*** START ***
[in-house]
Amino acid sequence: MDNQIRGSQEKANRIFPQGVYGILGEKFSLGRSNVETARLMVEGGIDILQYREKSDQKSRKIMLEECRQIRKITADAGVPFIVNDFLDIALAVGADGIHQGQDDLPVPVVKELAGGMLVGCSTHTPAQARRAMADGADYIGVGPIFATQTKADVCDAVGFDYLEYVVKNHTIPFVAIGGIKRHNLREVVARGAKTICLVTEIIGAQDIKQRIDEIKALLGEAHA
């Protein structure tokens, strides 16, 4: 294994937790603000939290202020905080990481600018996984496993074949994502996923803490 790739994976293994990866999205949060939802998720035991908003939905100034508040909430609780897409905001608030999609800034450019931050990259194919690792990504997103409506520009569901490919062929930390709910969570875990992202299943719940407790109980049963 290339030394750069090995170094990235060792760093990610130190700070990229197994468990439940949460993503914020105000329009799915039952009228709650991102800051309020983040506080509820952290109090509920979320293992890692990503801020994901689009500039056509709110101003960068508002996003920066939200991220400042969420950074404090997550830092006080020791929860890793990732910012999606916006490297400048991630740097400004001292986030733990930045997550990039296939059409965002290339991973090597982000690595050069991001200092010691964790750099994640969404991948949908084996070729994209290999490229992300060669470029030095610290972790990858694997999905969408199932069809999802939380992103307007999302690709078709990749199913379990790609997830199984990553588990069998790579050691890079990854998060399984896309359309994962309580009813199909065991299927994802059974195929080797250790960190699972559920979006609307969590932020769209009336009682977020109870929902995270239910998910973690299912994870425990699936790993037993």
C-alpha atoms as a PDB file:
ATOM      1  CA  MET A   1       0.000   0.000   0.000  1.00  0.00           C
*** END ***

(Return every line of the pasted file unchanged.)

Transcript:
[in-house]
Amino acid sequence: MDNQIRGSQEKANRIFPQGVYGILGEKFSLGRSNVETARLMVEGGIDILQYREKSDQKSRKIMLEECRQIRKITADAGVPFIVNDFLDIALAVGADGIHQGQDDLPVPVVKELAGGMLVGCSTHTPAQARRAMADGADYIGVGPIFATQTKADVCDAVGFDYLEYVVKNHTIPFVAIGGIKRHNLREVVARGAKTICLVTEIIGAQDIKQRIDEIKALLGEAHA
């Protein structure tokens, strides 16, 4: 294994937790603000939290202020905080990481600018996984496993074949994502996923803490 790739994976293994990866999205949060939802998720035991908003939905100034508040909430609780897409905001608030999609800034450019931050990259194919690792990504997103409506520009569901490919062929930390709910969570875990992202299943719940407790109980049963 290339030394750069090995170094990235060792760093990610130190700070990229197994468990439940949460993503914020105000329009799915039952009228709650991102800051309020983040506080509820952290109090509920979320293992890692990503801020994901689009500039056509709110101003960068508002996003920066939200991220400042969420950074404090997550830092006080020791929860890793990732910012999606916006490297400048991630740097400004001292986030733990930045997550990039296939059409965002290339991973090597982000690595050069991001200092010691964790750099994640969404991948949908084996070729994209290999490229992300060669470029030095610290972790990858694997999905969408199932069809999802939380992103307007999302690709078709990749199913379990790609997830199984990553588990069998790579050691890079990854998060399984896309359309994962309580009813199909065991299927994802059974195929080797250790960190699972559920979006609307969590932020769209009336009682977020109870929902995270239910998910973690299912994870425990699936790993037993």
C-alpha atoms as a PDB file:
ATOM      1  CA  MET A   1       0.000   0.000   0.000  1.00  0.00           C